The Civics Education Initiative will introduce legislation in Arizona, Louisiana, Missouri, Oklahoma, South Carolina, South Dakota and Utah to require students to take the test at any point during their high school careers, and to pass it before receiving a high school diploma or a general equivalency degree.
Public surveys show they have a long way to go. A 2011 survey by the Annenberg Public Policy Center found just 15 percent of Americans could correctly identify the Chief Justice of the Supreme Court, John Roberts, while 27 percent knew Randy Jackson was a judge on American Idol. Only 13 percent knew the Constitution was signed in 1787. And just 38 percent were able to name all three branches of government.
In each of the seven states, CEI has prominent co-chairs who will back the legislation. Former senators Dennis DeConcini (D-Ariz.) and Jon Kyl (R-Ariz.) will push legislation in Phoenix. Sen. Tom Coburn (R) is supporting the measure in his home state of Oklahoma. And former South Carolina governors Jim Edwards (R), Dick Riley (D) and Jim Hodges (D) will advocate for the test in Columbia.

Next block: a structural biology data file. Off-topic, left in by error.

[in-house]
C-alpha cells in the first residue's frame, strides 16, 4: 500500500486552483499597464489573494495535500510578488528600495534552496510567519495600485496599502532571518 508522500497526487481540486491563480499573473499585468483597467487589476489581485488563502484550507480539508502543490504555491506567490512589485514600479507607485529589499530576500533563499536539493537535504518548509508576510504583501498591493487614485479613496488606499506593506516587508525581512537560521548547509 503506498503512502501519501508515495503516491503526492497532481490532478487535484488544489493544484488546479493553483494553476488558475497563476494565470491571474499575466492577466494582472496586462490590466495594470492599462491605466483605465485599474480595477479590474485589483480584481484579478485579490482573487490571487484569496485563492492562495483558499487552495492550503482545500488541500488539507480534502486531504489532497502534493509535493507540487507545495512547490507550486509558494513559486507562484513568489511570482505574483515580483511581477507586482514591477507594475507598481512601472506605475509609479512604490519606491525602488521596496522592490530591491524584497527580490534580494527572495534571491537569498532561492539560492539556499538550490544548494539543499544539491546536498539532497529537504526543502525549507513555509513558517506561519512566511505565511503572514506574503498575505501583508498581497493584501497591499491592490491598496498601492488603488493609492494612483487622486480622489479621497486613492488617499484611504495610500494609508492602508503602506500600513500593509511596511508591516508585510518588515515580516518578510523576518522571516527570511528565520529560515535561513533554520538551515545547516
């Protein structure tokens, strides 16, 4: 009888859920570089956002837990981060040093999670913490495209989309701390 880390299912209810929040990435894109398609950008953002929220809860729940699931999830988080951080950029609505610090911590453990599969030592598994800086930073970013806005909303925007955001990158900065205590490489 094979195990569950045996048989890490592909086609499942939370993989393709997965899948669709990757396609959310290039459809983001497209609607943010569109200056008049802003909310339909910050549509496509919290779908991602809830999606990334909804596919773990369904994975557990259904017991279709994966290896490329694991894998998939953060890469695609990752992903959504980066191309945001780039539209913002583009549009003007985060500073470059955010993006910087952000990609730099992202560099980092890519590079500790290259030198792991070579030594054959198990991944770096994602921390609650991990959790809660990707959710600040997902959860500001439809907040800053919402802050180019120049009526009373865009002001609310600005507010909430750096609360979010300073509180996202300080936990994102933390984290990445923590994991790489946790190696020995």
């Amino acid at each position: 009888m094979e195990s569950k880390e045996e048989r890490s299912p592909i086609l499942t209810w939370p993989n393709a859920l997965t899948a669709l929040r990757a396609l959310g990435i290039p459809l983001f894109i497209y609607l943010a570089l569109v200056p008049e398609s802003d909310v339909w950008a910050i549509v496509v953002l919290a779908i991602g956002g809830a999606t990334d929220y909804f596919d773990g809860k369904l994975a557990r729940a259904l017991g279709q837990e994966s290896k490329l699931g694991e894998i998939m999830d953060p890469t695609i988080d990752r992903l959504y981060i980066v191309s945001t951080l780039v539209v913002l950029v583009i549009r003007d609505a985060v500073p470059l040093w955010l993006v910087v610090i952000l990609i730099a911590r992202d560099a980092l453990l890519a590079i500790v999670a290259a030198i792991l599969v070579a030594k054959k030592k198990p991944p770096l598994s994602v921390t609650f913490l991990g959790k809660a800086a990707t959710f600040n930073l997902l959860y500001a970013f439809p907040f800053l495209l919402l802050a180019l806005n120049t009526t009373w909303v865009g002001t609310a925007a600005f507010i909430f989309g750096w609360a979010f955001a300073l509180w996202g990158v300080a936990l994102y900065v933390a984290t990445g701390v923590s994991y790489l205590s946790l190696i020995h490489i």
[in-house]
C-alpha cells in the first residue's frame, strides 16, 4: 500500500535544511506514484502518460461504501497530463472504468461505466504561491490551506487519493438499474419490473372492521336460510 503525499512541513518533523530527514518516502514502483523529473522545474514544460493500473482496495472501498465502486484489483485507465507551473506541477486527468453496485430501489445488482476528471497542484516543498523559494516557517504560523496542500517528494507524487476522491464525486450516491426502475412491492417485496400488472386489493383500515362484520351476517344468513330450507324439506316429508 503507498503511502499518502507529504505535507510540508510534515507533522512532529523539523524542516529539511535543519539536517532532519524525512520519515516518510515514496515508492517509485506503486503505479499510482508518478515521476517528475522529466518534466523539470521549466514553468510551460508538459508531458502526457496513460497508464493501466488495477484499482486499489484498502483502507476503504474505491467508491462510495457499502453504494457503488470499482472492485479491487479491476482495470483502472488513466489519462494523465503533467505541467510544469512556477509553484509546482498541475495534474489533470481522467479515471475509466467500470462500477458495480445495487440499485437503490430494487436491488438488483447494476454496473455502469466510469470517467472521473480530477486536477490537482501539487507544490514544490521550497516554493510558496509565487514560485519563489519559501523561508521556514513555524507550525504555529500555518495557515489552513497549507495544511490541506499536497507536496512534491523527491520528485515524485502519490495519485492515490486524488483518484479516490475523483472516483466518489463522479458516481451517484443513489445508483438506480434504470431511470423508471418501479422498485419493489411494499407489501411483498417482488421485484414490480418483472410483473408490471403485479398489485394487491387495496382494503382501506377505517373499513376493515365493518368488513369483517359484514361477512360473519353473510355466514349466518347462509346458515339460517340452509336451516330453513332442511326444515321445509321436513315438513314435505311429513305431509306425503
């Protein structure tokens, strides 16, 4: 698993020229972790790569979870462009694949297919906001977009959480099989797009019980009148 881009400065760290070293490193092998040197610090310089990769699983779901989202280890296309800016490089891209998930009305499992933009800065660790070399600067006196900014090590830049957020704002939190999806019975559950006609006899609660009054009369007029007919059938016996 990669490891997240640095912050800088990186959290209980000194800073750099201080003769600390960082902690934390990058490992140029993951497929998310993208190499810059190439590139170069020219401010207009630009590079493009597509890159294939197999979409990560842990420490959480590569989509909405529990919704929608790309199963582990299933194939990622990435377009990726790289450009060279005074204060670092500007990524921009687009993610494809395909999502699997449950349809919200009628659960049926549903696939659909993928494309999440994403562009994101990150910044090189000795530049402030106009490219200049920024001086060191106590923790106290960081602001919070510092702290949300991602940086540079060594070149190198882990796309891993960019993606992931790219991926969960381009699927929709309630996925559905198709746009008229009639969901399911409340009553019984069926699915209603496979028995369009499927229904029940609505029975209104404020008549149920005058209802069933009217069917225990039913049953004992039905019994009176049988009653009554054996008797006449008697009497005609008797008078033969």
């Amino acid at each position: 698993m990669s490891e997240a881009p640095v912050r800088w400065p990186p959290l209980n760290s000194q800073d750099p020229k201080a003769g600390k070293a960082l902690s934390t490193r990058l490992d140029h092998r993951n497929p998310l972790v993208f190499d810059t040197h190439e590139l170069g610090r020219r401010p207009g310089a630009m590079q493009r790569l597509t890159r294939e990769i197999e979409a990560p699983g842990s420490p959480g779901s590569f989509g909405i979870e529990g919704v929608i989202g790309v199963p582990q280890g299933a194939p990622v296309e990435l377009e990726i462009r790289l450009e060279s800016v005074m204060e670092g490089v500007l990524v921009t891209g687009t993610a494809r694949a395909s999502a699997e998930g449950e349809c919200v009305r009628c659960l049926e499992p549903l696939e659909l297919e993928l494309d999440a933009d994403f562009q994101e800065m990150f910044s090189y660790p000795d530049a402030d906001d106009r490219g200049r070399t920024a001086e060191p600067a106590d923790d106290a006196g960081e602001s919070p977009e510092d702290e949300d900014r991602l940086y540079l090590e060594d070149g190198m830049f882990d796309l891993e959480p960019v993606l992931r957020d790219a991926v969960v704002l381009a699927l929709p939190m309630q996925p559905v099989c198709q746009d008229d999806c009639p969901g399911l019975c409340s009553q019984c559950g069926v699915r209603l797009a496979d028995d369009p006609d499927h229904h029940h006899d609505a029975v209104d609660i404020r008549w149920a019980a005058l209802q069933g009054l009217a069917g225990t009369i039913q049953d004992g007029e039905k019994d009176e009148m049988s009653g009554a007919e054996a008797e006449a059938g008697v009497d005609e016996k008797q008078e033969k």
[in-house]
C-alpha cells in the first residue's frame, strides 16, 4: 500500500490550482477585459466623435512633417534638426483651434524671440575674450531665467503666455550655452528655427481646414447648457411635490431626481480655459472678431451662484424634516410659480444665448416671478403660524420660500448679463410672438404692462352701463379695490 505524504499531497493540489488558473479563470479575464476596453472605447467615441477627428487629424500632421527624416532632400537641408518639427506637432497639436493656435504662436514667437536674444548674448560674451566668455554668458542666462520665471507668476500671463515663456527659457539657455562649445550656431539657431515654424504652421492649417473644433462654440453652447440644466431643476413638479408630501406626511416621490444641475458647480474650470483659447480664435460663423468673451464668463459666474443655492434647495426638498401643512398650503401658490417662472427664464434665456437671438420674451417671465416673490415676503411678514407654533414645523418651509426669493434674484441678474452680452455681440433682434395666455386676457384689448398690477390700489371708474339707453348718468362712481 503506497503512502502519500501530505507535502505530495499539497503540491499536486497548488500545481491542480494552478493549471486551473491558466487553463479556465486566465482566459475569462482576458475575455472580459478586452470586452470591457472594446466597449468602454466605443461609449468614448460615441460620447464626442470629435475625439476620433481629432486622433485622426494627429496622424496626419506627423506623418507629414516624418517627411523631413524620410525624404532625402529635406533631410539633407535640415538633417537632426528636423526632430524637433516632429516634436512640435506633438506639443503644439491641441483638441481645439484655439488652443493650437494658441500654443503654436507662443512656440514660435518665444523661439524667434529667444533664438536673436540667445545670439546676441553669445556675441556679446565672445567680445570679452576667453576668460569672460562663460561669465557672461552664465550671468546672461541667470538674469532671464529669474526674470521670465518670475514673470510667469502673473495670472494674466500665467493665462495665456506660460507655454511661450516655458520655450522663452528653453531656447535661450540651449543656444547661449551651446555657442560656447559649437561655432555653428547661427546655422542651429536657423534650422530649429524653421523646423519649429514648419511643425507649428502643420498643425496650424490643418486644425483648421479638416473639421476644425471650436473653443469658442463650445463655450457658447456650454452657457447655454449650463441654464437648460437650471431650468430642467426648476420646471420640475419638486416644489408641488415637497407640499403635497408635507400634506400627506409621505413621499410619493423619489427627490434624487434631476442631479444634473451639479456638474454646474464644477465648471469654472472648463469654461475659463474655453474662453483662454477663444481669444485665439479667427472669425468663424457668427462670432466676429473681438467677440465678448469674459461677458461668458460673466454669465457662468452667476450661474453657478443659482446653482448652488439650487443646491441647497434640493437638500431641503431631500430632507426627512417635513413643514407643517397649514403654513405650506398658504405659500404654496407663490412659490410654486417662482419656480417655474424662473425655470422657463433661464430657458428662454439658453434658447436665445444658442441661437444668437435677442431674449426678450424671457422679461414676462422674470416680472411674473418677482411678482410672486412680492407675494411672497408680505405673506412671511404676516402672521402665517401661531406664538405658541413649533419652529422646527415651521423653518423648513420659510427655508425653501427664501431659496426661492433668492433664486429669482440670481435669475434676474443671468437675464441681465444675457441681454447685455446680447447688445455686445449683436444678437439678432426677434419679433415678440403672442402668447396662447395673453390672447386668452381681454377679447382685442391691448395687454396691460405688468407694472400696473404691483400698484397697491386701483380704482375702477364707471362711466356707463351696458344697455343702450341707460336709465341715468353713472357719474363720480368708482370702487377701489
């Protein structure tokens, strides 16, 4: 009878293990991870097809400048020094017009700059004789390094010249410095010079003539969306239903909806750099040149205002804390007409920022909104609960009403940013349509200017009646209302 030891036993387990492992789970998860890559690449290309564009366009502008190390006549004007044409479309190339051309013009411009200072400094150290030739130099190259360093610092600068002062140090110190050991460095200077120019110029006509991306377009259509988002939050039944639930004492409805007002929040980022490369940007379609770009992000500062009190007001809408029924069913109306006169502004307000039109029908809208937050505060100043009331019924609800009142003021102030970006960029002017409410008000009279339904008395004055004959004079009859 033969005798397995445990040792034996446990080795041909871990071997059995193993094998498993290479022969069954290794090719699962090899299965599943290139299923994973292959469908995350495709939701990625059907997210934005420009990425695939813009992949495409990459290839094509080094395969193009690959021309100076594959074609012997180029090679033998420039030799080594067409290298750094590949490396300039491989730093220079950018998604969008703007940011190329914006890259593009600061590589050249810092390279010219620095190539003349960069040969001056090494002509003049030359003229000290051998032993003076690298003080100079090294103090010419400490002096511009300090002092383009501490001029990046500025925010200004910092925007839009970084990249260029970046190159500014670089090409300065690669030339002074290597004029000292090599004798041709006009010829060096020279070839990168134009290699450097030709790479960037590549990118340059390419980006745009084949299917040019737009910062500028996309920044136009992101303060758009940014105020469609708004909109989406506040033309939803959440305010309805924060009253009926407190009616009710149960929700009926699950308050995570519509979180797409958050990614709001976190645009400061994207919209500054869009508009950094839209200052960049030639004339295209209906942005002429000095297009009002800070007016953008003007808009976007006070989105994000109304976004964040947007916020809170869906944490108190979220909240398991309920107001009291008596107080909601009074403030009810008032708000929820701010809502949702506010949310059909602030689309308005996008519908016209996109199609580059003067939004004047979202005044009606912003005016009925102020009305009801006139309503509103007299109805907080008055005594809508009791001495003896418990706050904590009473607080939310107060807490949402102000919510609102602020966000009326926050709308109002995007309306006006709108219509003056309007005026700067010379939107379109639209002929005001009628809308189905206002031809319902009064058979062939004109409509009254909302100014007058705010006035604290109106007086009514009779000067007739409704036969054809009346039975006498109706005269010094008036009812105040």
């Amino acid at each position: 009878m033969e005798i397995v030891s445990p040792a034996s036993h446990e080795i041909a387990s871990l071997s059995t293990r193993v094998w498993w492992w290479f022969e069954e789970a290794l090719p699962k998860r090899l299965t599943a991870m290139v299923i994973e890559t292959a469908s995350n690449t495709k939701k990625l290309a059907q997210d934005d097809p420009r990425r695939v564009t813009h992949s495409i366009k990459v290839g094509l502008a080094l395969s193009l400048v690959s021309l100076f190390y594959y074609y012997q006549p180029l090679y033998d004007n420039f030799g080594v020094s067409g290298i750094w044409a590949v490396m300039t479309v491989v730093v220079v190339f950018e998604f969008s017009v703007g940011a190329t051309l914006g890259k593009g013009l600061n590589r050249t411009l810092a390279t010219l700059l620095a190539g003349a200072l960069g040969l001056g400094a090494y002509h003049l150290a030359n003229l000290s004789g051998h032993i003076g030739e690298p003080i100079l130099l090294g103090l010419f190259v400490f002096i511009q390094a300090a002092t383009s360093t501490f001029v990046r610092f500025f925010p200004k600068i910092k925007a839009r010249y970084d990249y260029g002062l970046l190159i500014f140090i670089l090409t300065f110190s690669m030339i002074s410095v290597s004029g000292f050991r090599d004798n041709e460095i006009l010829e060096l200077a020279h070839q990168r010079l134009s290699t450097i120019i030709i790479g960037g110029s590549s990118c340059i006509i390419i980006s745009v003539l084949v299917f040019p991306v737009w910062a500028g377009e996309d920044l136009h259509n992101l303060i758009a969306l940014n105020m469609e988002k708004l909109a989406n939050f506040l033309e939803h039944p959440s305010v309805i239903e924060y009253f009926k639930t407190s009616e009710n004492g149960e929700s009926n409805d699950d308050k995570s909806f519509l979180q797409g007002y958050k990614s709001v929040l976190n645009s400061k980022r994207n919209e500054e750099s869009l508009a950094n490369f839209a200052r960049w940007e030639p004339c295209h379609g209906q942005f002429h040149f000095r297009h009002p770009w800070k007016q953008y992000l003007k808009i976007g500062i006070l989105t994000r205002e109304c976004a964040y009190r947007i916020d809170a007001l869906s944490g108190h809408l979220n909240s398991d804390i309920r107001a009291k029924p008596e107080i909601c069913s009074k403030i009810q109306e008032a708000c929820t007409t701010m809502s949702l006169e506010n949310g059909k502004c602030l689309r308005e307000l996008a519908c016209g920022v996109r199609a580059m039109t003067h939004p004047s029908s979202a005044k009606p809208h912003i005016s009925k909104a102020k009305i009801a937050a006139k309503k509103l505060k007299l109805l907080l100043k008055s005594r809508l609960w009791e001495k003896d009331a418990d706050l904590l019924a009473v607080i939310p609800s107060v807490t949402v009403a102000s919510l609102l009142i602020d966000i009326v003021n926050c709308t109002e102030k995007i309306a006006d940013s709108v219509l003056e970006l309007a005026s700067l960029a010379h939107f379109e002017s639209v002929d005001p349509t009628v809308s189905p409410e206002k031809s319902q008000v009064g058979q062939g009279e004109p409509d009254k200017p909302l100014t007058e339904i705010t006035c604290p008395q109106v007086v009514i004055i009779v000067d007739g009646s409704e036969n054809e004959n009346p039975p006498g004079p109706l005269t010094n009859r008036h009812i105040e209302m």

Their goal: To implement similar requirements in every state by Sept. 17, 2017, the Constitution’s 230th birthday.
If they succeed, students graduating from high school will already know the answers to the three questions above: That John Jay, James Madison and Alexander Hamilton wrote the Federalist Papers, that there are nine members of the Supreme Court, and that the first 10 amendments are known as the Bill of Rights.
How would you do on the U.S. Citizenship Quiz? Test yourself here: